“24/7” and the Limits of Jargon [Updated: It’s Actually Informal!]

[Updated 10:30 p.m. ET, 9 May 2022:

Thanks to Josh’s comment, I now have a different take on 24/7. It’s not limited to contracts—one hears 24/7 in all sorts of contexts. So I don’t think it’s jargon. Instead, it’s informal. I suspect that it’s more common in speech than in writing; that’s often the case with informal usages. But it’s not restricted to a particular context or group of people, so it isn’t slang.

Otherwise, my analysis is unchanged. Can you think of any other informal usages that appear in contracts?]

Last month I did this:

It prompted a lot of responses, so I thought I’d take a closer look.

I used to think that jargon is bad, but I’ve come round to thinking of jargon as a neutral term—that jargon is, to quote Bryan Garner, “the special, usually technical idiom of any social, occupational, or professional group.” But whether jargon is suitable depends on the context and the reader.

24/7 is used in contracts. Here’s an example from a lease:

And here’s an example from an asset purchase agreement:

But I suggest that 24/7 doesn’t make the cut, for two reasons. First, it’s too clipped, too abbreviated, too casual—it speaks to a subset of potential readers, those in the know. And second, the logic is sloppy. Twenty-four hours a day? OK. Seven days a week too? You mean that 24 hours a day leaves open the question of which days? In that case, doesn’t expressing days by reference to weeks raise the issue of how many weeks? And what about months? And years? This logic has given rise to the variant 24/7/365.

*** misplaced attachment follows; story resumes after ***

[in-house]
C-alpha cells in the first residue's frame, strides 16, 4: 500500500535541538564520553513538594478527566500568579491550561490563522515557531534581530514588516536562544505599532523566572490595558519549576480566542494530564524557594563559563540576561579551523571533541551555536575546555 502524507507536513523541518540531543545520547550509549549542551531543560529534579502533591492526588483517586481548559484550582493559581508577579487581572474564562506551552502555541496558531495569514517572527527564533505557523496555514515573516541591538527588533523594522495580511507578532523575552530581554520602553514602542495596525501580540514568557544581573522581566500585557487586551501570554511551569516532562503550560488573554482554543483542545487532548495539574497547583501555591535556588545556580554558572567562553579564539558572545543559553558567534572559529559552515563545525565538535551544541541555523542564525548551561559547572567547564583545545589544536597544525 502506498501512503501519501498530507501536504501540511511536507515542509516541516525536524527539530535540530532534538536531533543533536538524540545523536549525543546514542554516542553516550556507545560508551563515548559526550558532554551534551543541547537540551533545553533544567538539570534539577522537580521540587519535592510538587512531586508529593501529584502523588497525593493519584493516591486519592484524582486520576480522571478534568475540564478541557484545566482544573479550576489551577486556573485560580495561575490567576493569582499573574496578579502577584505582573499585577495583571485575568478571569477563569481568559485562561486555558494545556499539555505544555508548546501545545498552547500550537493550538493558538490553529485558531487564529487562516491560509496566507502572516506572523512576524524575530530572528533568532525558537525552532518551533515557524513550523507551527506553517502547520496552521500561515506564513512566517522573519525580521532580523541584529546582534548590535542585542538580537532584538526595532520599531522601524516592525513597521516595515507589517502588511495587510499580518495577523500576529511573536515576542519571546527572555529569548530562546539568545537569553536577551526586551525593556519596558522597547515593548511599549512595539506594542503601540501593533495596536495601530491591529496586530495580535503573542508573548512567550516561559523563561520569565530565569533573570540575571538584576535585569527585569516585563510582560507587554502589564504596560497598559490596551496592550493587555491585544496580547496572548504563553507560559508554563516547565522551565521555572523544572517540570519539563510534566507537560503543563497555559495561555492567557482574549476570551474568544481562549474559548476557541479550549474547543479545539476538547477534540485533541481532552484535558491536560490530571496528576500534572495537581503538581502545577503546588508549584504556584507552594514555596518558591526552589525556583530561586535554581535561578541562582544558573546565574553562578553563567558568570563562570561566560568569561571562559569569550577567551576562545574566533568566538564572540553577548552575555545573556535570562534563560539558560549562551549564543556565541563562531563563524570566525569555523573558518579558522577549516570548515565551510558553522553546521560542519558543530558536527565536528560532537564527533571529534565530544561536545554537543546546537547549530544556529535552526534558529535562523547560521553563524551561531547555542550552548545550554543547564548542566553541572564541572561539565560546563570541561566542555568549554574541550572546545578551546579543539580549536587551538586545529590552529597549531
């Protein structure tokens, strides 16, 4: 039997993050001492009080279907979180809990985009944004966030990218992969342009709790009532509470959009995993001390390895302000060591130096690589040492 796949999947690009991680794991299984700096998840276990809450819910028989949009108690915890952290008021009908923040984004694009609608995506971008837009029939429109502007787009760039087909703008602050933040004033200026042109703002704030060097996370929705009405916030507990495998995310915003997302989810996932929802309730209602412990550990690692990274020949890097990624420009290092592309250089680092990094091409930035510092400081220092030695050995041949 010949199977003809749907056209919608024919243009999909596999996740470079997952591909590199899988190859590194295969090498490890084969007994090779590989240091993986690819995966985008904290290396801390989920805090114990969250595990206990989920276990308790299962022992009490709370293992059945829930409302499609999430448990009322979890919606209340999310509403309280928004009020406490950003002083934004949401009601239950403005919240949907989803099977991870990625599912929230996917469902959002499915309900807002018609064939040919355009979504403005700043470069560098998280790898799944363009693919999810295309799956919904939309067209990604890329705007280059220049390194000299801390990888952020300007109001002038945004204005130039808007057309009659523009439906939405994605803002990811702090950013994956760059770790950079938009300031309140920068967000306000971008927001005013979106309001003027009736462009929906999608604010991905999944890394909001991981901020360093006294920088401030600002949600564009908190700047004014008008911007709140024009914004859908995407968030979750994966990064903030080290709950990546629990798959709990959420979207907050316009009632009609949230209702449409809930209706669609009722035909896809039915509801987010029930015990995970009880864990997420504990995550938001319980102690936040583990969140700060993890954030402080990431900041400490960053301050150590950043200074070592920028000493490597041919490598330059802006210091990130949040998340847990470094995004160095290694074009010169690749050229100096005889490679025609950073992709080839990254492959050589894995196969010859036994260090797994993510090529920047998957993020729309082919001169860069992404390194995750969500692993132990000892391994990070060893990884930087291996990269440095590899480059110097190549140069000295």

And what works best depends on the context. In the first example, I’d be inclined to go with 24 hours a day, every day of the year. In the second example, how about round-the-clock? And for an electronic service, such as computer access or closed-circuit TV, nonstop?

We can differ on our choices—my main point is that it’s best to dispense with 24/7.

For the same reason, I recommend we dispense with net [number of days], as in Payment terms are net 30—it too speaks to a subset of potential readers. And regarding that example, it’s imprecise: 30 days from when? Instead, say Acme shall pay all invoices no later than 30 days after it receives an invoice, or whatever other arrangement you prefer.

But don’t legal terms of art speak to a subset of potential readers, namely those with a clue what a given term of art means? Yes, but that’s why we should limit our use of terms of art to those that express concepts that it would be unrealistic to express in some other manner. For example, I’m not inclined to try to express the concept of a security interest without using the phrase security interest. On the other hand, we could do without indemnify; see this January 2022 blog post.

About the author

Ken Adams is the leading authority on how to say clearly whatever you want to say in a contract. He’s author of A Manual of Style for Contract Drafting, and he offers online and in-person training around the world. He’s also chief content officer of LegalSifter, Inc., a company that combines artificial intelligence and expertise to assist with review of contracts.